It’s perhaps significant that one of Star Trek’s most popular and acclaimed episodes – DS9’s “In the Pale Moonlight” – punctures the usual glib moralising with a rare dose of harsh ethical realism. The final exchange between Sisko and Garak is excellent and pokes a sizeable hole in the moral pretensions of the franchise.

http://en.wikipedia.org/wiki/In_the_Pale_Moonlight

James S

"Like the mysterious absence of money - which in 40-odd years was somehow never explained..."

Free from oppressive capitalism we just became nicer people. Obvious really. ;)

Anna

The hand crank vibrator is pretty good but I can top that… with steam power!

http://io9.com/5242949/steam-fetishists-rejoice-this-vibrator-is-for-you

Do it for Gaia!

TDK

In the earliest series the absence of money merits no attention because they are on a military ship and the crew are serving officers. You don't pay when you eat. In later series they introduce oddities like the Whoopi Goldberg bar and other non military passengers. Now the absence of money becomes conspicuous.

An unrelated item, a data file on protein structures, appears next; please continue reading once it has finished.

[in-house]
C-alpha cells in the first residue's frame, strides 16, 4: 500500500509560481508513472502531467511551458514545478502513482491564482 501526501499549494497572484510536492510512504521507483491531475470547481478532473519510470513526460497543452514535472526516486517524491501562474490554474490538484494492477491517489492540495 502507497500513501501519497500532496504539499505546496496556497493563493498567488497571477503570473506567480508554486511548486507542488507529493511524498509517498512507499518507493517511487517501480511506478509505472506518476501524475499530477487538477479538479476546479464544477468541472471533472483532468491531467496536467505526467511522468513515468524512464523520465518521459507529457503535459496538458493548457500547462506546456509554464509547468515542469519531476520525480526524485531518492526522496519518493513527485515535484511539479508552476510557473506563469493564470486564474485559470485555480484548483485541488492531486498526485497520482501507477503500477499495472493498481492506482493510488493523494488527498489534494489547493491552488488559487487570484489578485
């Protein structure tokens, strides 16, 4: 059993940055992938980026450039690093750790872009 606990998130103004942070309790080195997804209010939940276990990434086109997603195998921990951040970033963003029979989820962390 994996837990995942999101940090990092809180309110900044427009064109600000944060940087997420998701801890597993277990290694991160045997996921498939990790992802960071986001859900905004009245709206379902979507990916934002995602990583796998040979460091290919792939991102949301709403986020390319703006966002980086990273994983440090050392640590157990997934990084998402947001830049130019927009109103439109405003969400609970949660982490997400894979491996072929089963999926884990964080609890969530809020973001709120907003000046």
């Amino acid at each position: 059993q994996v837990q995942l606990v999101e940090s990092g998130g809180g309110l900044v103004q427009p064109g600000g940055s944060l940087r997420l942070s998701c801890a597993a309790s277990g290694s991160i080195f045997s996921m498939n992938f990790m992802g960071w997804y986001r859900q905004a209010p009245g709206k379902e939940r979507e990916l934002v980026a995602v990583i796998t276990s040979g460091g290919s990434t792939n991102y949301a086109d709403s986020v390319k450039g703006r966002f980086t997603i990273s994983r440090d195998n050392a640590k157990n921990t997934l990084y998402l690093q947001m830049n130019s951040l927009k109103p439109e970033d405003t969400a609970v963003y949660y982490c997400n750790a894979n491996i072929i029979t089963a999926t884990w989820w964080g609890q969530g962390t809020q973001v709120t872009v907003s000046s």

However they do have the comic characters - the Ferengi - who are motivated by profit, so John Luc et al can feel smug and superior.

David

TDK,

Exactly. Once the fictional world was opened out beyond the Enterprise, the abandonment of money seemed much less plausible than any of the gadgetry. On a couple of occasions we saw 24th century Earth with restaurants and people going about their business. But there was no attempt to explain how any of this actually worked. What motivated civilians to toil in the kitchens or look after customers? If they didn’t pay, since no-one has money, were they really “customers”? And if everyone is effectively on the dole, albeit comfortably, how does anything get done?

James S

"What motivated civilians to toil in the kitchens or look after customers? If they didn’t pay, since no-one has money, were they really “customers”?"

No, freeloaders.

Star Trek citizen #1: "You're cooking my family dinner tonight - for free."